Dozens of eviction appeals are thrown out each year in South Carolina because renters can't come up with the money.
Watchdog and Public Service reporter
Thad Moore is a reporter on The Post and Courier’s Watchdog and Public Service team, a native of Columbia and a graduate of the University of South Carolina. His career at the newspaper started on the business desk in 2016.
The Charleston region is seeing its worst outbreak so far. As of Wednesday, MUSC estimates that just over 2,000 people here are infected. That’s five times more than the virus’s initial peak in April, when fewer than 400 people were thought to have it.
Renters in tens of thousands of apartments in South Carolina should be insulated from eviction this summer, but the federal law intended to protect them is porous, diminished by confusing rules and loose oversight.
South Carolina’s first pandemic primary in a century was carried out with relatively few issues on Tuesday, a test run for November’s presidential election, when voter turnout will be far higher.
Summerville officials announced that the original curfew for Sunday night in response to protests will be extended into Tuesday morning.
To the alarm of politicians and public health officials, many are choosing to go maskless to supermarkets and stores, despite warnings that the simple act of breathing can spread the new coronavirus.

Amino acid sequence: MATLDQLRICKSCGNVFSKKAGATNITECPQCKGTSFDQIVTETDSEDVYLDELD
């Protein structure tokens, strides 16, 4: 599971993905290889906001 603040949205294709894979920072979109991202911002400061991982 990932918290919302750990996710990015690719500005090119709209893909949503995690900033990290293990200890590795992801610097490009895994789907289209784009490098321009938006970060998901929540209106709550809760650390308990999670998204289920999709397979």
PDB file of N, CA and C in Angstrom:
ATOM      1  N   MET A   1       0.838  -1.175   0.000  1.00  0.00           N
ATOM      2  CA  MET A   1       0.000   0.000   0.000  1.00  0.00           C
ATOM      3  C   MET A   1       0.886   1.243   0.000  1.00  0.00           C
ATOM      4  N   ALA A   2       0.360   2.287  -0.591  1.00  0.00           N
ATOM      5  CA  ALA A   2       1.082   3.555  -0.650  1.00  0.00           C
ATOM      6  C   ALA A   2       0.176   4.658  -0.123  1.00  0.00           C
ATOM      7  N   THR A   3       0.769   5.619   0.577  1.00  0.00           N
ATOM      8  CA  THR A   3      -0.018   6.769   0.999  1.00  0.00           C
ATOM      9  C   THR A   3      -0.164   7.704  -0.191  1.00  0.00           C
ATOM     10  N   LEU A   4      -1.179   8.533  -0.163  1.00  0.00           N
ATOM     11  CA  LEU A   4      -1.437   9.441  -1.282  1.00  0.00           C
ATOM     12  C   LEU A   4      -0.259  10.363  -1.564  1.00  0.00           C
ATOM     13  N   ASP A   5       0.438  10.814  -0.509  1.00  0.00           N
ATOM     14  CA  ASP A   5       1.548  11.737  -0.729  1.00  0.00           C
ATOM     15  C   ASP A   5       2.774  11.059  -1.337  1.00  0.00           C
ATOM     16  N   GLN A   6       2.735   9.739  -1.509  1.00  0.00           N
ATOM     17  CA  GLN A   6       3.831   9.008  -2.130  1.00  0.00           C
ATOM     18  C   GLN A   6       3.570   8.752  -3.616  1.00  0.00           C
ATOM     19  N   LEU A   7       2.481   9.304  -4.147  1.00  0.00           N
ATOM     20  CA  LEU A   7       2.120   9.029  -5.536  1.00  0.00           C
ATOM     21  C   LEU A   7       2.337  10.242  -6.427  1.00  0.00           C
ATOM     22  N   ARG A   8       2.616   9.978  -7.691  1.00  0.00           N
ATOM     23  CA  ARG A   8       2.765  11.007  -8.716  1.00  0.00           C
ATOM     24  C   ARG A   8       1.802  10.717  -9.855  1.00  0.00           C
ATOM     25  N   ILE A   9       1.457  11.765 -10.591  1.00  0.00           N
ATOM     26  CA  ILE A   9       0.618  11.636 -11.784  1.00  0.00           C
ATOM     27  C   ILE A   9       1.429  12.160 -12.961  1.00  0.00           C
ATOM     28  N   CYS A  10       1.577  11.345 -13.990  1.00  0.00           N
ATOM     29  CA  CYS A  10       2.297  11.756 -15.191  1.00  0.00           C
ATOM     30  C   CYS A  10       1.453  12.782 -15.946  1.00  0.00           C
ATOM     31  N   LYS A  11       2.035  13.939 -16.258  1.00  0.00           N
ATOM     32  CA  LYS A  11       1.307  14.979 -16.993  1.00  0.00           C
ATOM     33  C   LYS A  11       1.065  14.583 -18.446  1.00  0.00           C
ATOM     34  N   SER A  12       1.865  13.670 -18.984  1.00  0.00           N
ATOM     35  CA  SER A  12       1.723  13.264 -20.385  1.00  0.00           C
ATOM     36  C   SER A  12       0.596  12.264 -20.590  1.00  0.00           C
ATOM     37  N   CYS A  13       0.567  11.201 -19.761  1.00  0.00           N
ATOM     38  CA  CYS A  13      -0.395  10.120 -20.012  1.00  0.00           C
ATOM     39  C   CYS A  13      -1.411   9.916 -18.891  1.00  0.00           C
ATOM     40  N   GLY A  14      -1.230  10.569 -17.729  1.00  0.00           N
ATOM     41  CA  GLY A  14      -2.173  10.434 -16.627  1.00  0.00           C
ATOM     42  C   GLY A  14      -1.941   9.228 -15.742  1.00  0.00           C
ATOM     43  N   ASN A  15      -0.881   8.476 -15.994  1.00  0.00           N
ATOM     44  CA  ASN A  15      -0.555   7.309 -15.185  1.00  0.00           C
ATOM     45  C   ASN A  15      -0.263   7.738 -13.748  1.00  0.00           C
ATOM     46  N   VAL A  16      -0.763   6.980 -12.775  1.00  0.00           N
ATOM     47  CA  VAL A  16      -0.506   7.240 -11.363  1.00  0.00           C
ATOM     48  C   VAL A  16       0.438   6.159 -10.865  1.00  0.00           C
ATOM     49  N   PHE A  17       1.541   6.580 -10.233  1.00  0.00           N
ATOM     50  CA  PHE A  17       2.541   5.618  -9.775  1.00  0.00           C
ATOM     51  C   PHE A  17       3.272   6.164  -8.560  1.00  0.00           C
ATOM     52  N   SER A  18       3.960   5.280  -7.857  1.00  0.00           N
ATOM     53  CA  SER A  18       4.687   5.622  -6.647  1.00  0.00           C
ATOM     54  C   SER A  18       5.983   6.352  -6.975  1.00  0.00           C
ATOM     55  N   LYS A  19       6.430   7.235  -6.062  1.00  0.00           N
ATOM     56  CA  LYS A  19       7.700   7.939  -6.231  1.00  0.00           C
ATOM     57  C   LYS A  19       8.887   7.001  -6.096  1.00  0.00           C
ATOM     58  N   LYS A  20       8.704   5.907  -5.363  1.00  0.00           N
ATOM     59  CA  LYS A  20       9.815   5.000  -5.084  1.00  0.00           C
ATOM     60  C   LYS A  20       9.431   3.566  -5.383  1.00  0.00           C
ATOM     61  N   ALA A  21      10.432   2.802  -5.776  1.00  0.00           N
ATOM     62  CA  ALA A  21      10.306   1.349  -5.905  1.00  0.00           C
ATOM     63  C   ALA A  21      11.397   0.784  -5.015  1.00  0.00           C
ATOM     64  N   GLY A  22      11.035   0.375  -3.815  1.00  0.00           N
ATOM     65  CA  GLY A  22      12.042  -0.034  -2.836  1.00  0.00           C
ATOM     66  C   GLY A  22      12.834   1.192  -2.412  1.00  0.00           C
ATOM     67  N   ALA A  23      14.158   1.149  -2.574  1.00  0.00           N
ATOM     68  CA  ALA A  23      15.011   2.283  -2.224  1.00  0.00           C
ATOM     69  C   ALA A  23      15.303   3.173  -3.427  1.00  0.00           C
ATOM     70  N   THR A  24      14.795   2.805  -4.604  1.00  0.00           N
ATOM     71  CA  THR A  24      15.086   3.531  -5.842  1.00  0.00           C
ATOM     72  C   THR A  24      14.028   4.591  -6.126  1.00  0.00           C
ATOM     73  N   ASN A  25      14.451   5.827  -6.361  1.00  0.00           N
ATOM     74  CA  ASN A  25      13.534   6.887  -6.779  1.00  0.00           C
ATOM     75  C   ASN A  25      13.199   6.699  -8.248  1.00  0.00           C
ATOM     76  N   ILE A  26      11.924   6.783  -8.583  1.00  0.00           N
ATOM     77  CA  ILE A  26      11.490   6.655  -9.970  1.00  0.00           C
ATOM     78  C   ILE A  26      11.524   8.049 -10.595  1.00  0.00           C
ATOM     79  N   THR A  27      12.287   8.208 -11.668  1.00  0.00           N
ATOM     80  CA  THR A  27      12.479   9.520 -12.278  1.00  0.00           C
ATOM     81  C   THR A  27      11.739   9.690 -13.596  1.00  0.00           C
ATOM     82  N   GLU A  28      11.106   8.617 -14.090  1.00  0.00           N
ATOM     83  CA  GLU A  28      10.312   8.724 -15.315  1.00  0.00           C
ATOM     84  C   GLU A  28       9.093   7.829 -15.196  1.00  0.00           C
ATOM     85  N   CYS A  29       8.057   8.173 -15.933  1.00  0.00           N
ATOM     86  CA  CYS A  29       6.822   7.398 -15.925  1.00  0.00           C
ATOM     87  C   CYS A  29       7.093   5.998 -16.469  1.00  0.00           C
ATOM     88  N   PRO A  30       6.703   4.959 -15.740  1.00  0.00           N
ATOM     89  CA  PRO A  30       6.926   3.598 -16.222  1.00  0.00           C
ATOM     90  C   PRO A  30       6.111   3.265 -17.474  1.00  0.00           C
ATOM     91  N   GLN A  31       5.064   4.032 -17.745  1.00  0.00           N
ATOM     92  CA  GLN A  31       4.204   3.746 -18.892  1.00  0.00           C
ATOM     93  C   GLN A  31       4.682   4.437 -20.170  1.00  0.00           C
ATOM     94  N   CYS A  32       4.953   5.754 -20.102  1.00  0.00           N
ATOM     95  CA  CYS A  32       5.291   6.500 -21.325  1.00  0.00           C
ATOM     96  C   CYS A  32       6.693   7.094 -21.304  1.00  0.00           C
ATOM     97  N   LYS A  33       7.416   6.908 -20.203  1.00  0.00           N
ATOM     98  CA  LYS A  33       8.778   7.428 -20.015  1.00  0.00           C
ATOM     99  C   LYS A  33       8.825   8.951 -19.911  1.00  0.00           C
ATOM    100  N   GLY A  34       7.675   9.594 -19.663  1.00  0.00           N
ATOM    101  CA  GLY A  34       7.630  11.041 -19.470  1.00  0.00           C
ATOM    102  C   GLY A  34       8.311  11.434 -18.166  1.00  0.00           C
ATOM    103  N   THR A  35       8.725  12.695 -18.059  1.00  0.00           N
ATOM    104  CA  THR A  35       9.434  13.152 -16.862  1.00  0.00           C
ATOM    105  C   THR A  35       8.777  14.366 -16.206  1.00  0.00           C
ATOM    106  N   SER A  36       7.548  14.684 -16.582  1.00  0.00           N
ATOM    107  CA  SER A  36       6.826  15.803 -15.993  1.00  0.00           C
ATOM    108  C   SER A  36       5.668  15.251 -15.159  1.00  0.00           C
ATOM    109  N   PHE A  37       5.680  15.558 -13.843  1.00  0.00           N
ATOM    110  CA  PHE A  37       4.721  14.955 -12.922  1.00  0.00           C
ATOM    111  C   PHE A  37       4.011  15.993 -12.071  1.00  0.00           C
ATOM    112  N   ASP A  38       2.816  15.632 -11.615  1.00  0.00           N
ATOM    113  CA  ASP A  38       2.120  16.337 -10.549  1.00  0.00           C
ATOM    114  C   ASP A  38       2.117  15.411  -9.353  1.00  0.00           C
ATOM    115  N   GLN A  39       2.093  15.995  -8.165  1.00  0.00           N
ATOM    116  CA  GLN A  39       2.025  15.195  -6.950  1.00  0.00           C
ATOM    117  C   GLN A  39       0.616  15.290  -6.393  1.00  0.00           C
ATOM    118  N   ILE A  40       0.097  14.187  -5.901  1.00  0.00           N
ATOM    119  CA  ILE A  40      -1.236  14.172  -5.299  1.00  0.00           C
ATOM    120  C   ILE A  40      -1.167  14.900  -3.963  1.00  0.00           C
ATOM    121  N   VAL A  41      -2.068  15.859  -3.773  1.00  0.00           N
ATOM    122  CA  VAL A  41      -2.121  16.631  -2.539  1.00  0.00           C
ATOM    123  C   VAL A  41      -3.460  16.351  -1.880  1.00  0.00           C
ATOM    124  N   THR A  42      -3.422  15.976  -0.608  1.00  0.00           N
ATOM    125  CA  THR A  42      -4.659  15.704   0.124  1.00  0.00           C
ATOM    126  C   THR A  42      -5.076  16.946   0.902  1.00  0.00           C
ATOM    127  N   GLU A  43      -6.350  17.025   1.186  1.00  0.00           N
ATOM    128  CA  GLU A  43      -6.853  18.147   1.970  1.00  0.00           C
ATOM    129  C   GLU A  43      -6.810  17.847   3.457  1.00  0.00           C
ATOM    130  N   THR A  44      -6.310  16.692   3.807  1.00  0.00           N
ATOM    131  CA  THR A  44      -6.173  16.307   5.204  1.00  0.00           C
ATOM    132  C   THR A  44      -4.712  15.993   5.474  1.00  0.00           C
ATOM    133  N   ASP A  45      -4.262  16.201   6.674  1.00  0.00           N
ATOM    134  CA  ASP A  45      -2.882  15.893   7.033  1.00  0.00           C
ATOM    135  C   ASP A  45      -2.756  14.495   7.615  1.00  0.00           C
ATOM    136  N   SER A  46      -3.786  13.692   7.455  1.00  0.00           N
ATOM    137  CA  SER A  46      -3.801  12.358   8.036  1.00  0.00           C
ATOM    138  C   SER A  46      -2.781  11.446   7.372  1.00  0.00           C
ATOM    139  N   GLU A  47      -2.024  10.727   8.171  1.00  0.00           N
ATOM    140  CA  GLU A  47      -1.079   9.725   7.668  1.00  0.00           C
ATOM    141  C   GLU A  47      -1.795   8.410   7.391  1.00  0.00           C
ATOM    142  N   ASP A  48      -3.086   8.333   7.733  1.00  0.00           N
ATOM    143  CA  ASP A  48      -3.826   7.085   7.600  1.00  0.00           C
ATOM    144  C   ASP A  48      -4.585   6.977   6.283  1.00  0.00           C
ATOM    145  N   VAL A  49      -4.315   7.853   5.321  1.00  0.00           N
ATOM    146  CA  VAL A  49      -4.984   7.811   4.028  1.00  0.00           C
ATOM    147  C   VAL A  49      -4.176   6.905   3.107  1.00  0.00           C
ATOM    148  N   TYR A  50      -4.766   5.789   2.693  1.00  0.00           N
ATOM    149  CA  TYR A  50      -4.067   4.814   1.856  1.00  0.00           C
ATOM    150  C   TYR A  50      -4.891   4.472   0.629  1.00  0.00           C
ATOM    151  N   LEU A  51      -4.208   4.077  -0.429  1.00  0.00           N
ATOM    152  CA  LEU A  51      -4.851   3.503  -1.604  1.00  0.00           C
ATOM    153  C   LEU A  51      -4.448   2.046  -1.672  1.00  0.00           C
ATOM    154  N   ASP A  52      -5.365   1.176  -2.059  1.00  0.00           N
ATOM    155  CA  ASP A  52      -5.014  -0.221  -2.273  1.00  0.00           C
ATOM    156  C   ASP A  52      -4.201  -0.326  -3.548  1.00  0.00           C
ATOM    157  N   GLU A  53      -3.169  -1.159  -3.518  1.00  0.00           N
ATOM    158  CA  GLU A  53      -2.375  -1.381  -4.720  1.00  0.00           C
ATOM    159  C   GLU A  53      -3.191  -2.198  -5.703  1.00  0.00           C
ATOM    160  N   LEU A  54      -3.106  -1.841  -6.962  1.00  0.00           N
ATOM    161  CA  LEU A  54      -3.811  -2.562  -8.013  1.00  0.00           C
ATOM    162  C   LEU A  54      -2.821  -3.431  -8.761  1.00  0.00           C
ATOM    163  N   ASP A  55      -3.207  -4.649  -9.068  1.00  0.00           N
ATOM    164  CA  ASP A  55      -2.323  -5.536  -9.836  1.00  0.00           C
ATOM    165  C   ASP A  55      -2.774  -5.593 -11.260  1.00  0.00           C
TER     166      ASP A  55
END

Researchers at the University of South Carolina are monitoring the coronavirus’s spread across the state by studying sewage, hoping to develop an early warning system for future outbreaks.
As the number of new COVID-19 cases plateaus and South Carolina's governor relaxes restrictions that shuttered businesses and kept people at home, experts are calling for far more testing and an army of new contact tracers who can investigate and quell flareups of the coronavirus before they become outbreaks.
The coronavirus clusters are in some of South Carolina's lowest rated nursing homes, including a Hanahan facility where The Post and Courier identified a recent death.
South Carolina’s public health system has become one of the most depleted in the nation, hampering the state’s capacity to manage the coronavirus outbreak and recovery, a Post and Courier investigation found.